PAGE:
When Rebecca Ishaku was a young girl in Chibok, her favorite game was called saraya : You had to play it with a group of other children, and as everyone sang, you gathered together and tossed one person high in the air, catching her as she came back down to the ground. Another of her favorite games was bulubu , where you attached a string to an object to throw it as far as you could. She relished the act of release, freedom from all restraints, and then the fall to safety.
Rebecca liked to wear her hair in a tumble of tiny braids, usually under a head scarf made of a bright ankara fabric, sometimes decorated with hearts and polka dots, that matched her dress or skirt and blouse. She was slender, shy but luminous, with high cheekbones and a disarming smile. When I first met her in 2015, she was nineteen and her voice barely went higher than a whisper; later it began to rise and boom with the energy of a teenage girl who had a lot to say, and not many people to say it to.
Rebecca was the third youngest of eleven siblings, four sisters and seven brothers. They shared everything among them. They even took in her four cousins after Rebecca's uncle died. Some slept on mattresses, others on sheets on the floor. They invented games, sang and danced to drums they played, helped each other with homework — especially math times tables — and prayed together.
Her mother, Saratu, and her father, Ishaku, both worked as farmers, and they grew enough food for the family to live on, but not much more than that. Her community was intimately connected. If a family didn't have enough food, their neighbors would help them until the next harvest brought more to eat. All the children ran in and out of everyone's homes in Chibok, and all the parents knew the other parents. Even before she started school, Rebecca wanted to help the people in her area, to become someone of importance. But the rule in Chibok was that you couldn't enter school until you stood taller than the height of a man's arm when he stuck it straight out. So she didn't start school until she was ten.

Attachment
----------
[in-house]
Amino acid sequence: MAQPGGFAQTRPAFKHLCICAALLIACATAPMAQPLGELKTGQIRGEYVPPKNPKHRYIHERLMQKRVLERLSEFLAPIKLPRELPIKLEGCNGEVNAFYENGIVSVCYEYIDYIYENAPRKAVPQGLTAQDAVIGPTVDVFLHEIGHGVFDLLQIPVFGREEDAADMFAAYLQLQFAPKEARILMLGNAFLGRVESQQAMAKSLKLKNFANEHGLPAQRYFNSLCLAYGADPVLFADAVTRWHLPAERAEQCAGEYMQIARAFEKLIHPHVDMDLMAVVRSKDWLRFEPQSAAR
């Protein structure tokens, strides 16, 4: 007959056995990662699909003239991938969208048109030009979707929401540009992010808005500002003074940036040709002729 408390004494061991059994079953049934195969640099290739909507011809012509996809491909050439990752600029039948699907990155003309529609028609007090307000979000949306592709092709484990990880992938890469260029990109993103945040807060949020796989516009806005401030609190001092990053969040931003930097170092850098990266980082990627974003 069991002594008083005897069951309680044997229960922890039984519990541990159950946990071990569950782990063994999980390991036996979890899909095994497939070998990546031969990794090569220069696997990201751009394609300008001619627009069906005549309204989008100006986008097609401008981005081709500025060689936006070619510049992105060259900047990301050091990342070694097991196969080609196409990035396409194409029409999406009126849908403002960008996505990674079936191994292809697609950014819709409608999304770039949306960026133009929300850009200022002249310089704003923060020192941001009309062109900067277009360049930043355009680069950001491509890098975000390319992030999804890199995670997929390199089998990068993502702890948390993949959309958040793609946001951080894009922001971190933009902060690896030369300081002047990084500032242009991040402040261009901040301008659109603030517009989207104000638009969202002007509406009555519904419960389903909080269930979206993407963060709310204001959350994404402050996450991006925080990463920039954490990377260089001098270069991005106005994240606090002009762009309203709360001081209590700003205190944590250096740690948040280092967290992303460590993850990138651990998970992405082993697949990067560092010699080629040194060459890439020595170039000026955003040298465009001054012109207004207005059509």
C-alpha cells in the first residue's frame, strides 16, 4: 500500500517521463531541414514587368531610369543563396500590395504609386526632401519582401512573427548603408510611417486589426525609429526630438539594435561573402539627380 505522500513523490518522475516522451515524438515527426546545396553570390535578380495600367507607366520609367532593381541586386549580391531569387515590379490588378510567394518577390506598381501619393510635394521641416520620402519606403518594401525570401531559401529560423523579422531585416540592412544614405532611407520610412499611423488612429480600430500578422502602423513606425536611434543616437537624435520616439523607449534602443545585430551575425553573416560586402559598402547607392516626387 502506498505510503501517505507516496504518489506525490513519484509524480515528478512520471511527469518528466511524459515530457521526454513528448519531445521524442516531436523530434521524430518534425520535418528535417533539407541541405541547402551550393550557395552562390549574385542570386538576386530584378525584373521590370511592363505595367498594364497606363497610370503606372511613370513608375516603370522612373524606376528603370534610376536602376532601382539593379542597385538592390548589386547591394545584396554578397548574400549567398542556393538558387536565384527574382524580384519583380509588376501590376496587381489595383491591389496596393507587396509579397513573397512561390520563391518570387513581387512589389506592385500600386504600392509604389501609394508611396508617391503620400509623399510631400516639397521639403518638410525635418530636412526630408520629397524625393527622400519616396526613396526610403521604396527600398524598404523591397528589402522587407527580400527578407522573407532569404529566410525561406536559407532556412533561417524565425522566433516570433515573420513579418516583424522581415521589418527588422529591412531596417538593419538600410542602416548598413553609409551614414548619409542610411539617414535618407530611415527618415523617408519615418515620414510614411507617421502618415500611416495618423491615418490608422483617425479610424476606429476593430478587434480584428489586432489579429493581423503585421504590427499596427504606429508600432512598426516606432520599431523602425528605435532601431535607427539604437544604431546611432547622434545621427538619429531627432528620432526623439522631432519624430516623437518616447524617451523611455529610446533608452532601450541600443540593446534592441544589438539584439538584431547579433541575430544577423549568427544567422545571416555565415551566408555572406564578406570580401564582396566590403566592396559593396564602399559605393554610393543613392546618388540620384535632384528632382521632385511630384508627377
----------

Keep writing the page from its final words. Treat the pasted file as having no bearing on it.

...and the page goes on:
Maybe because she had entered school later than her classmates, she seemed a little young for her age, the dreamy, innocent one content to gather her best friends Comfort and Sarah in the shade of a tree, and tell them stories as they made up their own world.
On the morning of April 14, 2014, Rebecca woke up at six. She went to the showers, dressed, walked to the common hall for breakfast, and then to her art class to take her final exam.
Later that afternoon, some girls settled into their desks to study, and Rebecca went to pray with the Fellowship of Christian Students. On the way back to the dorm with her friend Saraye, the girls took turns quizzing each other for their government exam. That evening, she slid into her bed with her government book in her hands. In her half-asleep haze, she could hear her roommates laughing at the sight of her clutching the textbook as she slept.
She dreamed that she was in a car with one of her brothers, and they were driving on a bad road through the bush. Rebecca shouted in her sleep. Her roommates leaned into her bed, grabbing her and asking what happened. Before she could answer, they heard more shouts from outside. Rebecca looked out the window. There were dozens of men, young, rough in appearance, wild-eyed. They were wearing military uniforms, but as they came closer, she saw them carrying heavy weapons. They didn't look like normal soldiers.